My father grew up in a world dominated by the wonder of steam power when the fastest speed record had been set by a locomotive at 100 mph. At the time of his death, a man-made vehicle called Sputnik was circling earth at 14,000 mph. By the time I came along, a New Jersey neighbor named Charles Lindbergh had flown the Atlantic in a monoplane, and another young airman named Jimmy Doolittle was setting speed records flying a stubby red racing plane called the Geebee Racer in which just months before my own birth he set a world speed record of 296 mph. And that was the world in which I grew up. One Saturday Dad would take me to the giant rail marshaling yards at Edgewater, N.J. and tell me true stories of his youthful wanderings around the country hitching rides on logging trains, and the next day-off we would drive to Caldwell, N.J. where Curtis Wright tested airplanes, propellers and air frames, and I would lecture him on the fine points of the Curtis P-40 pursuit plane.
Although I would not have been old enough to take note, the infant Douglas Aircraft Co. changed commercial aviation for decades to follow when they launched a hallmark “airliner” which became the DC-3, whose “modern” design would become the very image of passenger flight across the world. It was 1934, and people began to take notice of the gleaming silver, twin-engine airplanes whose profile aloft drew so much attention. With planes arriving and departing LaGuardia airport on one side of us and Teterboro the other it seemed that I had a seat on the 50-yard line of history. And I loved it. Because I discovered the joy of books and learning even before school, I quickly became the neighborhood “expert” – at least among kids – for all things airborne, and my Dad’s big heavy Zeiss binoculars almost dragged on the ground as they hung from my scrawny neck much of the time.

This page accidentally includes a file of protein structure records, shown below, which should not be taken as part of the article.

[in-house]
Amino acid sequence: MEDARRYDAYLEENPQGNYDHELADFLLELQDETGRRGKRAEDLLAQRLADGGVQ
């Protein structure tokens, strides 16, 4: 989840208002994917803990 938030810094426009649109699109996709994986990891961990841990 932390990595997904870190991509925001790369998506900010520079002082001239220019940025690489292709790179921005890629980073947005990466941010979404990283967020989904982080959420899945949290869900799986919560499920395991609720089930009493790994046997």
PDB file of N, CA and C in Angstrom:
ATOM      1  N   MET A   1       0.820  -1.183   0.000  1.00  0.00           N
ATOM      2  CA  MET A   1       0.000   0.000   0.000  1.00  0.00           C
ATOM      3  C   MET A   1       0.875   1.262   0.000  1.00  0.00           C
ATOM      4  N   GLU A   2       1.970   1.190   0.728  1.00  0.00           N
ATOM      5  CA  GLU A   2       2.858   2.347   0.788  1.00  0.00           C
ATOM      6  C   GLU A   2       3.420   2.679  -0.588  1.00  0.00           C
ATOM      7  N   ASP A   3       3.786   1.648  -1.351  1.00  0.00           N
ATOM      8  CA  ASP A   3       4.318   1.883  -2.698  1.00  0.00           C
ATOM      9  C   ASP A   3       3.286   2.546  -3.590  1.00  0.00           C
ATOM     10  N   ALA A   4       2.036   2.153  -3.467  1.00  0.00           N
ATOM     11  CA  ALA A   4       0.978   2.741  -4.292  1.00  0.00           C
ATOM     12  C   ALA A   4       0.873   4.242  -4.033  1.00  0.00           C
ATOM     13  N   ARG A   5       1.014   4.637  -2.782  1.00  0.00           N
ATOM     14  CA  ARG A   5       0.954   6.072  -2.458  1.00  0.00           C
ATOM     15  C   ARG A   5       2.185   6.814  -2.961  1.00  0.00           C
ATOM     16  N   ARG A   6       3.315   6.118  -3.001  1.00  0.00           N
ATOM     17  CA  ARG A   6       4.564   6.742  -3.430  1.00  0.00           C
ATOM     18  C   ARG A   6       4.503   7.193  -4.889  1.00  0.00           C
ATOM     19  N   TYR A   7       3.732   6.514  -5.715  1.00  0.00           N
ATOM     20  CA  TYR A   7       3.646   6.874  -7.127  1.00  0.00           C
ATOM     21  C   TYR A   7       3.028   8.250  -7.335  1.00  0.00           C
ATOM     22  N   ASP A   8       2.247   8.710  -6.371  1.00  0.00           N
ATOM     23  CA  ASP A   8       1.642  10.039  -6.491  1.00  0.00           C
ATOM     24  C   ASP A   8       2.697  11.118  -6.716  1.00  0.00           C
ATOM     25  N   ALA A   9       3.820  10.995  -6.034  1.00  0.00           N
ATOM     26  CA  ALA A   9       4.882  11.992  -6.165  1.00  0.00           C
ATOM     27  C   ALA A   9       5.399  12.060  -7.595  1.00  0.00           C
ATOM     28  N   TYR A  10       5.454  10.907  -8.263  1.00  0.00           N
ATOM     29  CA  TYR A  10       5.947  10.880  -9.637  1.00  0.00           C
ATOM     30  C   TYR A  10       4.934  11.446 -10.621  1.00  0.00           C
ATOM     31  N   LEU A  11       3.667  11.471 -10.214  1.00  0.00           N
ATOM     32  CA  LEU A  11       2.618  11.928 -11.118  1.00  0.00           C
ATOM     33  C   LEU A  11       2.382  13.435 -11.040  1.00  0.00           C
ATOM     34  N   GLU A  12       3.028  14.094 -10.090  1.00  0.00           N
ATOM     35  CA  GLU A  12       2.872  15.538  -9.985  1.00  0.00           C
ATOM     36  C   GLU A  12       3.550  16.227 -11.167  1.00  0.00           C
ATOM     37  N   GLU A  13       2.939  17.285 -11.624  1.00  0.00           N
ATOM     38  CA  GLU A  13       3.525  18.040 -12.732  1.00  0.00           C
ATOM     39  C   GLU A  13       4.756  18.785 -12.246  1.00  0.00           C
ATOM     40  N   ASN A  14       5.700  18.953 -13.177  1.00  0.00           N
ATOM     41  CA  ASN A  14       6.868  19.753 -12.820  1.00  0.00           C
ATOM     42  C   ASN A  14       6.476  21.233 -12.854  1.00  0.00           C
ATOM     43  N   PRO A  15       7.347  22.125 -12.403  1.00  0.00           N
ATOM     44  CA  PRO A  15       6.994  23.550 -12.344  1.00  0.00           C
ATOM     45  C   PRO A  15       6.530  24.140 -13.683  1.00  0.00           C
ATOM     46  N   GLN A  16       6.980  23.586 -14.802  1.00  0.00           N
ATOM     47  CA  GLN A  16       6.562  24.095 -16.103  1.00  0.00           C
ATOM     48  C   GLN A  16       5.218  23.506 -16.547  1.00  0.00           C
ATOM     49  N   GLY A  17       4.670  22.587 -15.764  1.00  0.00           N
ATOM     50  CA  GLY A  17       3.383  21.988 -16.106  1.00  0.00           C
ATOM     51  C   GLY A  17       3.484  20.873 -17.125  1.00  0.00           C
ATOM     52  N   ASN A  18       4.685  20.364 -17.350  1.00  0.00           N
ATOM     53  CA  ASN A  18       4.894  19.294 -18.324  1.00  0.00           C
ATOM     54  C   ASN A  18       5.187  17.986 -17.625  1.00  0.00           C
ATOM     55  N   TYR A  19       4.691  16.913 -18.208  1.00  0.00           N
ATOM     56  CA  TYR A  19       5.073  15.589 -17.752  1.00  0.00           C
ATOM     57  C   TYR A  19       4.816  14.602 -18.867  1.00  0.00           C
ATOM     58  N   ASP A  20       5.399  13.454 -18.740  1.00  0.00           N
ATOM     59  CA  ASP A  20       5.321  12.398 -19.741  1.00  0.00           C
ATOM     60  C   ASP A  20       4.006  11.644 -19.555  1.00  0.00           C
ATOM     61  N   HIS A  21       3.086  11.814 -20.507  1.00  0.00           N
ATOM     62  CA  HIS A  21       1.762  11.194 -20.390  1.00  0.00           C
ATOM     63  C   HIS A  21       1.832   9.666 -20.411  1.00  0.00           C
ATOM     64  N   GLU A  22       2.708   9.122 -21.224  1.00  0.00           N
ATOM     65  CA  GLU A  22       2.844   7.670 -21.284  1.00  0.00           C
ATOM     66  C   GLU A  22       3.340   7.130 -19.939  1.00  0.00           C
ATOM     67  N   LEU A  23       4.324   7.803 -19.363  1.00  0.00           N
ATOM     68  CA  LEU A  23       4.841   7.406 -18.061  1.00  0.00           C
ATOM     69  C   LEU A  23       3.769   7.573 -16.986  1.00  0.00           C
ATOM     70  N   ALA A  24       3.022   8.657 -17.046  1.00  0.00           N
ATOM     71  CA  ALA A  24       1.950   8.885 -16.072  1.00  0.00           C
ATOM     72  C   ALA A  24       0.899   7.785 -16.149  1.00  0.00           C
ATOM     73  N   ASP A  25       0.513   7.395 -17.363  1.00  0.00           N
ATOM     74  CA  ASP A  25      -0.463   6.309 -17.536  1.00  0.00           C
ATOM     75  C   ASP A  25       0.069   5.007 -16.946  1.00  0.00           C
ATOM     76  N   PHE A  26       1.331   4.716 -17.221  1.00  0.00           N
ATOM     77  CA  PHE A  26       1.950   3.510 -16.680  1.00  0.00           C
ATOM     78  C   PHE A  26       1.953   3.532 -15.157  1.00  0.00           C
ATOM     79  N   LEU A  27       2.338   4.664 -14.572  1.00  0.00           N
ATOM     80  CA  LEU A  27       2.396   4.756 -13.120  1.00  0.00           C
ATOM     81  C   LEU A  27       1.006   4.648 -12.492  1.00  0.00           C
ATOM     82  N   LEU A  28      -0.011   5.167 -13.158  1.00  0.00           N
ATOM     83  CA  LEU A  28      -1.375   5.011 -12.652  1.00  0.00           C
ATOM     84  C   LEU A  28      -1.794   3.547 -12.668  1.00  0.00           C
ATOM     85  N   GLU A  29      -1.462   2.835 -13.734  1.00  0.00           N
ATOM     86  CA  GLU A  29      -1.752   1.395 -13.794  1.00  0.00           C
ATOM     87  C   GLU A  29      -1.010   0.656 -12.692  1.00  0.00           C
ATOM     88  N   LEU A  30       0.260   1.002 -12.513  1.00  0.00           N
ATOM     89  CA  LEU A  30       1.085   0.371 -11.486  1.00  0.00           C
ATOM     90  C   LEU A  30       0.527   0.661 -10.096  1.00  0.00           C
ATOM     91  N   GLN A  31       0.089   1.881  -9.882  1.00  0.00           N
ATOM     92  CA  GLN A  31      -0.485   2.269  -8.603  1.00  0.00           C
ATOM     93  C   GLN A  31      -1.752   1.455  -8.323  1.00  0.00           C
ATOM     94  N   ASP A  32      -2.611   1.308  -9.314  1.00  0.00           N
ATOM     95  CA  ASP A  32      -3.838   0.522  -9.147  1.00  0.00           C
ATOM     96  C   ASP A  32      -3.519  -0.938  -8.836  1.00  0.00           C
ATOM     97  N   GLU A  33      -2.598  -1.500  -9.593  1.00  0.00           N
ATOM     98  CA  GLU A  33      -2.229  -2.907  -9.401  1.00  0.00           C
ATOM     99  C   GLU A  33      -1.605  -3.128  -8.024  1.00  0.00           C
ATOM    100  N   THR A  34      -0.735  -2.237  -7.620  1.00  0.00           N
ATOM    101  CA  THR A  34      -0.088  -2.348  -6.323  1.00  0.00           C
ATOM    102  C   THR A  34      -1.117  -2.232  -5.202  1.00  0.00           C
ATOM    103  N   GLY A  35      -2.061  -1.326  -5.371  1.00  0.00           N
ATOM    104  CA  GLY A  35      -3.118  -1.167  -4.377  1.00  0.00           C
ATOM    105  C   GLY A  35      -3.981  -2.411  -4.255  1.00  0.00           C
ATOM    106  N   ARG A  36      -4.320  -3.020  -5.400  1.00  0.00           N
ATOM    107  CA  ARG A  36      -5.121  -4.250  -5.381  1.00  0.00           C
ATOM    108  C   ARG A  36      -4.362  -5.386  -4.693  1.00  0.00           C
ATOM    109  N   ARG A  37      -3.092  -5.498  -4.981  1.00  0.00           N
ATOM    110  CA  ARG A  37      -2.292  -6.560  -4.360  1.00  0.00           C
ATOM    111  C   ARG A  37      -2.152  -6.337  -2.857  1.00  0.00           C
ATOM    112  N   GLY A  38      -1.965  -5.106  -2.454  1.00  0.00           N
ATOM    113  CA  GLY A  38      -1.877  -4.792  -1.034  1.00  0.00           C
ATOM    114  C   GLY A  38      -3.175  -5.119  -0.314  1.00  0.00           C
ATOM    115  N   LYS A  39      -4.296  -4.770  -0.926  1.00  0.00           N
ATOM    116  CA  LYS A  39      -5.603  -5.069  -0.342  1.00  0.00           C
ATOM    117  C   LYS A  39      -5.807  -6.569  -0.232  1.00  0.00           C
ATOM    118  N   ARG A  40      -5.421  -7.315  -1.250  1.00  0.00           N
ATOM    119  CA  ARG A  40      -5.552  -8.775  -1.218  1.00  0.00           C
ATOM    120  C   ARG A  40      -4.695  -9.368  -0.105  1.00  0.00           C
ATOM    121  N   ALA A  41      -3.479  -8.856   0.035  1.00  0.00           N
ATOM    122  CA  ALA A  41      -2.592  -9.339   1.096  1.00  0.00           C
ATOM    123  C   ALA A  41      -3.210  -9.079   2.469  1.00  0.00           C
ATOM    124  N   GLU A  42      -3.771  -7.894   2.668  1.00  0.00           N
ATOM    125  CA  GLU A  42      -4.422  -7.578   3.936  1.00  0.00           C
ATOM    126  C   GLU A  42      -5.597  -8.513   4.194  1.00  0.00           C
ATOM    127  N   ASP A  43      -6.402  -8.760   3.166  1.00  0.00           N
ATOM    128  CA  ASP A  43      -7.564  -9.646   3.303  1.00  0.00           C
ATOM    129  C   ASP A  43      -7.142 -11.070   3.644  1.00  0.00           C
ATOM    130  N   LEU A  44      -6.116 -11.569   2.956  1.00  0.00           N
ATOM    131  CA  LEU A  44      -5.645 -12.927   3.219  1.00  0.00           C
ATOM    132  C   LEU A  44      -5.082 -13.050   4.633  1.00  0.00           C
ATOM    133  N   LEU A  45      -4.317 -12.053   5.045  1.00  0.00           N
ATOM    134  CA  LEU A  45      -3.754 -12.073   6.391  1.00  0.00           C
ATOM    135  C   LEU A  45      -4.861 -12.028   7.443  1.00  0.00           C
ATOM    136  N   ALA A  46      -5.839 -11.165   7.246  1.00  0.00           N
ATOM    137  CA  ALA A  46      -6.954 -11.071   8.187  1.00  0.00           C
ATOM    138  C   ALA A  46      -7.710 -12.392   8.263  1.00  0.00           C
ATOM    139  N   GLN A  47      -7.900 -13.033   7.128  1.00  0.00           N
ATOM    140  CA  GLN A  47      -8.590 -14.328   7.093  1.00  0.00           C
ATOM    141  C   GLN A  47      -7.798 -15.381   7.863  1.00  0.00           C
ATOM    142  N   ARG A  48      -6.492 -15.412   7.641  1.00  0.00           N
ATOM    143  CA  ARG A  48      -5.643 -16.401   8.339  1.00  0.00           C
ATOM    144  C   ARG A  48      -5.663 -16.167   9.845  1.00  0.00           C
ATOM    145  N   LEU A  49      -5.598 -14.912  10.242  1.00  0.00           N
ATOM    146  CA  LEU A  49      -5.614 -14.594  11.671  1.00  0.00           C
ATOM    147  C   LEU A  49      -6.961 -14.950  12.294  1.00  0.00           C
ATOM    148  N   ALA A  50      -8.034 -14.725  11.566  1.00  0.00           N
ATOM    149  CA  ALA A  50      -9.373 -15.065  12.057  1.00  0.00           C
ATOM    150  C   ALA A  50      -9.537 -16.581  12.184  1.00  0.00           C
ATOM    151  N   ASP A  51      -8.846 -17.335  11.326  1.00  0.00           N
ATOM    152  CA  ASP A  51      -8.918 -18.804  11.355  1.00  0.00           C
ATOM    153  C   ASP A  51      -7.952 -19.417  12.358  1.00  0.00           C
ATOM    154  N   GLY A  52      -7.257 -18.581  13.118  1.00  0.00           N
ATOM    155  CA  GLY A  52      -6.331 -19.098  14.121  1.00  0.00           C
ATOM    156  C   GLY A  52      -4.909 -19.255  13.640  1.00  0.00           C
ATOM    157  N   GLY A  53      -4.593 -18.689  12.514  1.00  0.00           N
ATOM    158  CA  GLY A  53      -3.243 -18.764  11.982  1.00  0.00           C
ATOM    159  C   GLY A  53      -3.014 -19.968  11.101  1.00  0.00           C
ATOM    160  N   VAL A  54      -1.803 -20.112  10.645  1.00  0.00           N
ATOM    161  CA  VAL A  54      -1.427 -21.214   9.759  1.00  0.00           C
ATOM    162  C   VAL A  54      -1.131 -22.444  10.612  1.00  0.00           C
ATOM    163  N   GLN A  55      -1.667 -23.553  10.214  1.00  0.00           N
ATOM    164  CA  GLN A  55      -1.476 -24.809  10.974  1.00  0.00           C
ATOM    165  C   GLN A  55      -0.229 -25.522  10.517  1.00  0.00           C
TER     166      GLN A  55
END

It would be that same DC-3 which, wearing the logo of Northeast Airlines, would afford me my first flight years later. Because the “Gooney Bird” was a “tail dragger”, I recall that uphill climb to a seat behind the cockpit crew where I could see almost everything. Before takeoff, the stewardess came around with a thermos of coffee and cookies I’m sure she made herself before leaving home. It was all very friendly and casual; no need for tickets or boarding pass; seating was based on “first come, first served”.
In succeeding years I would fly in every model of the Douglas “family”, including a long flight from Japan to Vancouver, Canada in a DC-7, the last of the decades-long propeller fleet carrying that great name. Of all the piston-era airliners, I confess to having an all-star favorite in the Lockheed Constellation with a flowing line to its airframe that made it look like a giant curvaceous bird born to fly. With its triple-rudder tail-plane and tall nose-wheel stance, there was no confusing it with any other passenger plane anywhere. It was a comfortable and stable flyer and wherever you might be seated, you knew you were aboard a proud queen of the skies. Because my home in Kansas City was also home to TWA whose president, Howard Hughes also controlled Lockheed, the builder of the “Connie”, it followed that for six years most business air travel helped to nurture this personal love affair. It even carried me on the first stage of my journey to war in 1952.
During my military years, I had a near-opposite relationship with what was the largest troop carrier and cargo transport of the Korean War era. Built by Douglas and known as the C-124 Globemaster II, the giant double-decked transport with huge clam-shell doors at the nose looked (and flew) like a pregnant whale. It answered to the nickname “Old Shaky” for good reason. Scheduled to fly to Tokyo on one in the summer of 1953, my first R&R ended up being cancelled when the R&R Globemaster scheduled for that operation crashed on takeoff at Tachikawa Air Base in Tokyo killing all 129 passengers and crew a week before. Today the equivalent aircraft is the Air Force heavy lifter, the jet-powered and globe-circling C-17. By interesting coincidence my grand-nephew flies, commands and loves this modern-day “Goliath.” I am waiting for a cockpit familiarization tour one of these days.
Cockpit of USAF C-17 on training flight over Hawaii,
My personal diary records 47 airplanes of all types in which I have flown, and ten which I have piloted, including the Piper Cub in which I soloed on July 10, 1956 and which I happen to know- with the same Continental engine - is still flying today for an owner in Wisconsin.
I look forward to the day when I can once again meet up with my Dad; and bring him up to date with all the things life on earth has shown to me since we talked about locomotives.